How can we prevent known vulnerable packages from entering the data center and how can vulnerable applications (e.g. applications that relied on Struts) be updated and re-deployed?

Preventing vulnerabilities involves a new take on a classic method that works well for containers: scanning for common vulnerabilities and exposures (CVEs). Automating the creation of container images allows for DevSecOps to inject criteria for images in order for them to make it to the image registries for consumption. Software like Docker Security Scanning or CoreOS Clair essentially functions as a gatekeeper to the container image registry to prevent tainted images from becoming available in the data center.

Figure 1: Docker Security Scanner (source: https://blog.docker.com/2017/02/docker-datacenter-1-13/)

Continuous integration (CI) and testing

In the world of monolithic applications, discovered vulnerabilities require that engineers work tirelessly to patch them, and update the application runtime environment. On a host- or VM-based architecture, new packages or a particular service must be upgraded.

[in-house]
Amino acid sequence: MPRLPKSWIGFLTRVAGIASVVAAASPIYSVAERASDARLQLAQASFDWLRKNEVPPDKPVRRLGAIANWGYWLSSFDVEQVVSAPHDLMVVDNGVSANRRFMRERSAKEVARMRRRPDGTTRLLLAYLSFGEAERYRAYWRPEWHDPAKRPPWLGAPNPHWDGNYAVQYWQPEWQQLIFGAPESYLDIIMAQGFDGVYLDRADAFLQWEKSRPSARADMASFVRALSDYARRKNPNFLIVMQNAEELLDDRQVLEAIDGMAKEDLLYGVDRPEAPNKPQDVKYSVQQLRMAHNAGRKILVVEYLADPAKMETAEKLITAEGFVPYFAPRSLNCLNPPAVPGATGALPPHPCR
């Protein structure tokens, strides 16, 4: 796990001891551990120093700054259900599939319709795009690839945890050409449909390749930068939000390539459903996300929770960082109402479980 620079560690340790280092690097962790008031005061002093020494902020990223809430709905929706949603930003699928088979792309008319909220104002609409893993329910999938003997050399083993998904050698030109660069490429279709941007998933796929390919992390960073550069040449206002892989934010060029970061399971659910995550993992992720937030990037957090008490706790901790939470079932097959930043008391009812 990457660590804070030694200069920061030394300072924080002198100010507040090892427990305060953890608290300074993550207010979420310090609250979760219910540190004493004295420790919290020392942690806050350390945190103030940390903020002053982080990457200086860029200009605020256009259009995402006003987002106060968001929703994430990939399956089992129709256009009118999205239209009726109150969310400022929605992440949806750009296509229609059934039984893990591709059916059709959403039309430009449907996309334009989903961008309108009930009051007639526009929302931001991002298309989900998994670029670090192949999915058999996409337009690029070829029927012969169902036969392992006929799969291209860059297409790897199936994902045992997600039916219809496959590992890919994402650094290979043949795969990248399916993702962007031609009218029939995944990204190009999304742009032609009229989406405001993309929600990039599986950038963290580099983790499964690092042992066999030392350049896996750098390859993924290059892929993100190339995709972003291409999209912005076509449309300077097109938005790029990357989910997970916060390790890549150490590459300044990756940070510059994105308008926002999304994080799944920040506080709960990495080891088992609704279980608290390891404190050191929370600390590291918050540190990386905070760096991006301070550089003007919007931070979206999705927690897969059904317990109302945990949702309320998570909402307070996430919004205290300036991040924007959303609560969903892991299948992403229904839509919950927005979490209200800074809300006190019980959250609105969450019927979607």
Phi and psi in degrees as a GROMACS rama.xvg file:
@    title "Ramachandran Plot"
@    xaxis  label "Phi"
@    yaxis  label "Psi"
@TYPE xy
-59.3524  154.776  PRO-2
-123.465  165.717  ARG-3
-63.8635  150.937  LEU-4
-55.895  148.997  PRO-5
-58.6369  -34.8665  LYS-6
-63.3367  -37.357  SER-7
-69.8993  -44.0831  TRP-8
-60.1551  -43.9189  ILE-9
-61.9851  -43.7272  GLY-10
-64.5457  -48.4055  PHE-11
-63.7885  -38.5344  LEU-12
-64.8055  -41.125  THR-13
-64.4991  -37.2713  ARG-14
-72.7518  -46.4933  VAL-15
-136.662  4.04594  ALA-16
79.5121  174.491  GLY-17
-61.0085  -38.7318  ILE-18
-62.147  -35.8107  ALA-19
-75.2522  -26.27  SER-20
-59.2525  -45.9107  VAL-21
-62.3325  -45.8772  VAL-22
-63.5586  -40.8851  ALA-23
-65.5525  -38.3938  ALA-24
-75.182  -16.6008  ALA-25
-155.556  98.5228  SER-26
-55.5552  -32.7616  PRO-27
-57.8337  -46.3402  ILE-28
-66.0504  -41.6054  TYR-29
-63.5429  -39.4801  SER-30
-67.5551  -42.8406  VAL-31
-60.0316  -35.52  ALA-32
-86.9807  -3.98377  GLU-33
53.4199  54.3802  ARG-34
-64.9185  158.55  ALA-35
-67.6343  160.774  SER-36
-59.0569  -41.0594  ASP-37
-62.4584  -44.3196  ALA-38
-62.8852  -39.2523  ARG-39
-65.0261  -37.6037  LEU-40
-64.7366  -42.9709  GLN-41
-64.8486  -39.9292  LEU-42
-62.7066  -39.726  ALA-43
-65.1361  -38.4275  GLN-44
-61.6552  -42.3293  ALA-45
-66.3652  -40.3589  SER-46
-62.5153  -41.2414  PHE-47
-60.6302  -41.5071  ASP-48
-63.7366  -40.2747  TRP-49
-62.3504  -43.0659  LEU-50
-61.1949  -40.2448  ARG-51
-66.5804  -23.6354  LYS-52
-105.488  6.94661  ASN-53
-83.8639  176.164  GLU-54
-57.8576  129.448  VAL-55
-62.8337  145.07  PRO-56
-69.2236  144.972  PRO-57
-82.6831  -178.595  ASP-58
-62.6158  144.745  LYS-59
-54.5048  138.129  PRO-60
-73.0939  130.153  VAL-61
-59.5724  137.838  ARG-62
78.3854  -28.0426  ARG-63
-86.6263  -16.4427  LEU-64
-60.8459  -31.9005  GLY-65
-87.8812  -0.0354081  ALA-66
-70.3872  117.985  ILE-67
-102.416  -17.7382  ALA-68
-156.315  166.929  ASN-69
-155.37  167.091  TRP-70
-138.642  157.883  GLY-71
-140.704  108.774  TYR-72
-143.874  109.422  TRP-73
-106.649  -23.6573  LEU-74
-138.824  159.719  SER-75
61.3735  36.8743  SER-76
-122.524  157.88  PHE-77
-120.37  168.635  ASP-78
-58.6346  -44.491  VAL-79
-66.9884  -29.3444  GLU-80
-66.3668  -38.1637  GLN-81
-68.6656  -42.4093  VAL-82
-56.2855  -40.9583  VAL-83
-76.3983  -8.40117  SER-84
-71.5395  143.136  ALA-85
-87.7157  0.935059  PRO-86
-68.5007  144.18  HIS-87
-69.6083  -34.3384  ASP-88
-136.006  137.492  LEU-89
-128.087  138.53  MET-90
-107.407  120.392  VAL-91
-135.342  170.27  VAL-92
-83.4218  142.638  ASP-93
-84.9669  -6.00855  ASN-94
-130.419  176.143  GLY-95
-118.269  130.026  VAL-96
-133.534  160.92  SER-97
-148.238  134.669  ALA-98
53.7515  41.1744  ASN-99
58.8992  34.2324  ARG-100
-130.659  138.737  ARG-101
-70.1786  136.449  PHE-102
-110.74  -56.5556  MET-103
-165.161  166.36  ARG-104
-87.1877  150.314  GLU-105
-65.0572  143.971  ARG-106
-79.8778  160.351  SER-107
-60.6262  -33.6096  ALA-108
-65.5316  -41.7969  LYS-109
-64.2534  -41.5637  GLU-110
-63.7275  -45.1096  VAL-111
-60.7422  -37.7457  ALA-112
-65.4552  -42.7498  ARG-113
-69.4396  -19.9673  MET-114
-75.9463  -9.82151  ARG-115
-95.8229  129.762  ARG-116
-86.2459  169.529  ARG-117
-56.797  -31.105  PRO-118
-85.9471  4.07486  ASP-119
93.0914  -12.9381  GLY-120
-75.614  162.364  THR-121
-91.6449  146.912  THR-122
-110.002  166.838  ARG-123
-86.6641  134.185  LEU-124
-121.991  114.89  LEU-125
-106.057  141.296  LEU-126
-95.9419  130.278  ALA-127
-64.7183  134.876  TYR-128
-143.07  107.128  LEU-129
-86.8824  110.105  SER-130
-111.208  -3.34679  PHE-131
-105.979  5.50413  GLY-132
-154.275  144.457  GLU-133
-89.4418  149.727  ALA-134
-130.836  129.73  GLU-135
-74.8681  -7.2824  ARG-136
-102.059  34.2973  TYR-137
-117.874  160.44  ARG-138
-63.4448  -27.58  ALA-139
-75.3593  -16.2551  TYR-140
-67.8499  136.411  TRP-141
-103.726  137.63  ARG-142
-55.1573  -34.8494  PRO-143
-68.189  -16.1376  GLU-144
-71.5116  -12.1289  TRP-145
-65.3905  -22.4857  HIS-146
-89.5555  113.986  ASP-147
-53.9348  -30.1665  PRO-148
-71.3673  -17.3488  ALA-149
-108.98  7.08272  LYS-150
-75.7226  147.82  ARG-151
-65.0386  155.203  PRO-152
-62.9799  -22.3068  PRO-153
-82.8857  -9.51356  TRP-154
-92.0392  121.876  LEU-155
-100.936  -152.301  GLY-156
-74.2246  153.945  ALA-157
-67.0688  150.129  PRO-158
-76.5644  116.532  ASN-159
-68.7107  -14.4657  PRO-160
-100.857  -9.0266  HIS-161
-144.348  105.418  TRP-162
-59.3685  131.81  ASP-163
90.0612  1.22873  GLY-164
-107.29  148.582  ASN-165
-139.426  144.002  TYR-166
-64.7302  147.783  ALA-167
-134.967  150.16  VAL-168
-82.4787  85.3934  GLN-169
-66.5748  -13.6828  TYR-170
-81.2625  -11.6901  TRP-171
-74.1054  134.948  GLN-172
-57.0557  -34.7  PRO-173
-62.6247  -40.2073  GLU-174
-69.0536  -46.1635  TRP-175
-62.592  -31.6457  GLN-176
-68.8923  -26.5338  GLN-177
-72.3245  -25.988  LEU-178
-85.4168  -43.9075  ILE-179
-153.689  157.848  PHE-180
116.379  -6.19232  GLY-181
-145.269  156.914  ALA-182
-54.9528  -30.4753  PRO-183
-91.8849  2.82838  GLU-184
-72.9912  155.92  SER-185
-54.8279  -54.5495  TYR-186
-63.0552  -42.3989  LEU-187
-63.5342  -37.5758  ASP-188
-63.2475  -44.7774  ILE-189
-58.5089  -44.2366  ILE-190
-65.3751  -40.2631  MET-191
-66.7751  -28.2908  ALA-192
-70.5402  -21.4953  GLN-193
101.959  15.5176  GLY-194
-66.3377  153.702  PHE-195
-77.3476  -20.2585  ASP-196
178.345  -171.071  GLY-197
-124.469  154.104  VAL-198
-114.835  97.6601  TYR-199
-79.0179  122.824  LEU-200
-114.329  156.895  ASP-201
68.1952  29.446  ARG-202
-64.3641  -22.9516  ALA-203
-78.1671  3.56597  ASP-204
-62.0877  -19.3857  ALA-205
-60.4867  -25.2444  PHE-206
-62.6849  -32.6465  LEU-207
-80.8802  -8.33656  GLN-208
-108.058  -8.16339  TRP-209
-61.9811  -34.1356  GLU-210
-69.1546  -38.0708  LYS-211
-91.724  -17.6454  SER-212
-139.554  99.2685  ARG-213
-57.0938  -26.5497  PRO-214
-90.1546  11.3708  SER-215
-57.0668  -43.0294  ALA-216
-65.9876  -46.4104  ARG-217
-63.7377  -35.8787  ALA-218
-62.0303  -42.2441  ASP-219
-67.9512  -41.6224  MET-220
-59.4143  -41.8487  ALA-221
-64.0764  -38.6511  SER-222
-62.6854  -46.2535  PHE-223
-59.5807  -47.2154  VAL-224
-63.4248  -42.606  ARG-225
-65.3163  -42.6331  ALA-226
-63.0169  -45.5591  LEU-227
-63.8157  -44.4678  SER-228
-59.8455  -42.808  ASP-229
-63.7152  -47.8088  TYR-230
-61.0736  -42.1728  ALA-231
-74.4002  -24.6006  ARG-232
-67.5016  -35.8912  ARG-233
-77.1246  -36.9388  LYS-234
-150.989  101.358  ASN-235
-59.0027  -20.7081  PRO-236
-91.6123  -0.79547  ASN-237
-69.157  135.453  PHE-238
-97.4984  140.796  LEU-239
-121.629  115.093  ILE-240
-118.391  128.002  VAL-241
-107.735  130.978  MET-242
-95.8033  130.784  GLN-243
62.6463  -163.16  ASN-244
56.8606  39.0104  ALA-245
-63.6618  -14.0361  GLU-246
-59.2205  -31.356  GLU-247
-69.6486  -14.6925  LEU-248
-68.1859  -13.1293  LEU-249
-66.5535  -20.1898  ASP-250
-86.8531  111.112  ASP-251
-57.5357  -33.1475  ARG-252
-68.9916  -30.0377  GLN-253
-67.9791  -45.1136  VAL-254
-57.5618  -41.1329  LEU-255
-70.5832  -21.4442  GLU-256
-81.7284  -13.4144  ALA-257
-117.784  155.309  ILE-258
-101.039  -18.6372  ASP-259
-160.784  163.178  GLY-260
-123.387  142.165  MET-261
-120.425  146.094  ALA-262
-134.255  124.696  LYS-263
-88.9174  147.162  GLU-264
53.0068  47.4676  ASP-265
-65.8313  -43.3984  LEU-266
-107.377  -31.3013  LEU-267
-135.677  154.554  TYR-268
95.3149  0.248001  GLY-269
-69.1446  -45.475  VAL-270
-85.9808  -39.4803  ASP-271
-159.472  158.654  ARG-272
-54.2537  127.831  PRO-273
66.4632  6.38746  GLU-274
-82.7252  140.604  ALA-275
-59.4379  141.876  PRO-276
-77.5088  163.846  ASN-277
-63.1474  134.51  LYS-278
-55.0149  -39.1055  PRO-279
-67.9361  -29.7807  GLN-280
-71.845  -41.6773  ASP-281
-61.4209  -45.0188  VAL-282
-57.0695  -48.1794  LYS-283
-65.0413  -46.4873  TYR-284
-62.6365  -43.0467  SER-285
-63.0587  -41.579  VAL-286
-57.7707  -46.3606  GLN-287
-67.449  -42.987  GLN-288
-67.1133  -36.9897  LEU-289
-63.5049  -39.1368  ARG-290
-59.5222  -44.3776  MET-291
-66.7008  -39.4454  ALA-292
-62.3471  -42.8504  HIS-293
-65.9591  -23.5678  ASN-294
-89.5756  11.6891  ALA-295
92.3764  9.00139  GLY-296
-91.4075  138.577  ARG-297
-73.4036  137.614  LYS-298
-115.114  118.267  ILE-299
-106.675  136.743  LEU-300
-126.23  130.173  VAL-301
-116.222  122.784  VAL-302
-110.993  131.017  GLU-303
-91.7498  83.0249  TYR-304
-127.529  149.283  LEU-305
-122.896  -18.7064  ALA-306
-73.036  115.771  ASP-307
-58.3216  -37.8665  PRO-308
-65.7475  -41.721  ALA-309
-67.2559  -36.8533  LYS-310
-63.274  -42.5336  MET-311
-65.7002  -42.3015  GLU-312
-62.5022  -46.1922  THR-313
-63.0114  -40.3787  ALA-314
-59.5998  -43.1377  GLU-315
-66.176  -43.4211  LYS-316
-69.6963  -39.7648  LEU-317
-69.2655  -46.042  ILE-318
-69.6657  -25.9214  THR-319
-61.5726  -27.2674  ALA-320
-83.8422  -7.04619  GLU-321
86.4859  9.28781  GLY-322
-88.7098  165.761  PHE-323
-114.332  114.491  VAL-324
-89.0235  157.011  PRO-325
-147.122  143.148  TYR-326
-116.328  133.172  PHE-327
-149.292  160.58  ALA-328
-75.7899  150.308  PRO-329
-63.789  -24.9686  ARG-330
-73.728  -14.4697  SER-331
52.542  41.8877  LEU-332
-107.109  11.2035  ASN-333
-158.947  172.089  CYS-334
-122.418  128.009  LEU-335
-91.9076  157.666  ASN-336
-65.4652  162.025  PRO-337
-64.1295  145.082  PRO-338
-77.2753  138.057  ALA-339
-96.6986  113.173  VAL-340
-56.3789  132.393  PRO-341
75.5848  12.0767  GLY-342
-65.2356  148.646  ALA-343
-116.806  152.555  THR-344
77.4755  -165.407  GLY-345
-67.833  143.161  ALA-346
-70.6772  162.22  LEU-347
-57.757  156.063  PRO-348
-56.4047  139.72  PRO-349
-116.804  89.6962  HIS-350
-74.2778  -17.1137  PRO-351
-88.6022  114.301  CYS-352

With containers, only individual vulnerable containers need to be updated. However, with every software update there is a risk of introducing new incompatibilities that cause the application to malfunction. Automated test suites which use tools like Jenkins or Drone, or even sandbox environments (created through Kubernetes, which can label specific nodes for testing), allow for quick quality assurance (QA) that can identify any application regressions.

Containers and orchestrators such as Kubernetes allow for rapid QA on different container networks, but within the same production cluster or environment. Here, the underlying kernel and hosts are part of the actual production infrastructure, but the containers running on them which are undergoing QA are not serving actual customer traffic. Once automated testing is complete, the new application is scanned, signed, and then pushed to the registry. At this point, the application is both patched and tested, and is ready for rollout.

The process of developing applications using containers using a CI framework gives enterprises a substantial leg up in terms of security risk. Within this process, there is opportunity to evaluate vulnerabilities of various levels of severity, and produce updated images on a frequent basis.

To that point, Docker security lead Diogo Monica offers up an interesting perspective in his recent blog, which is that image freshness should be regarded as a key security risk metric.

Continuous deployment (CD)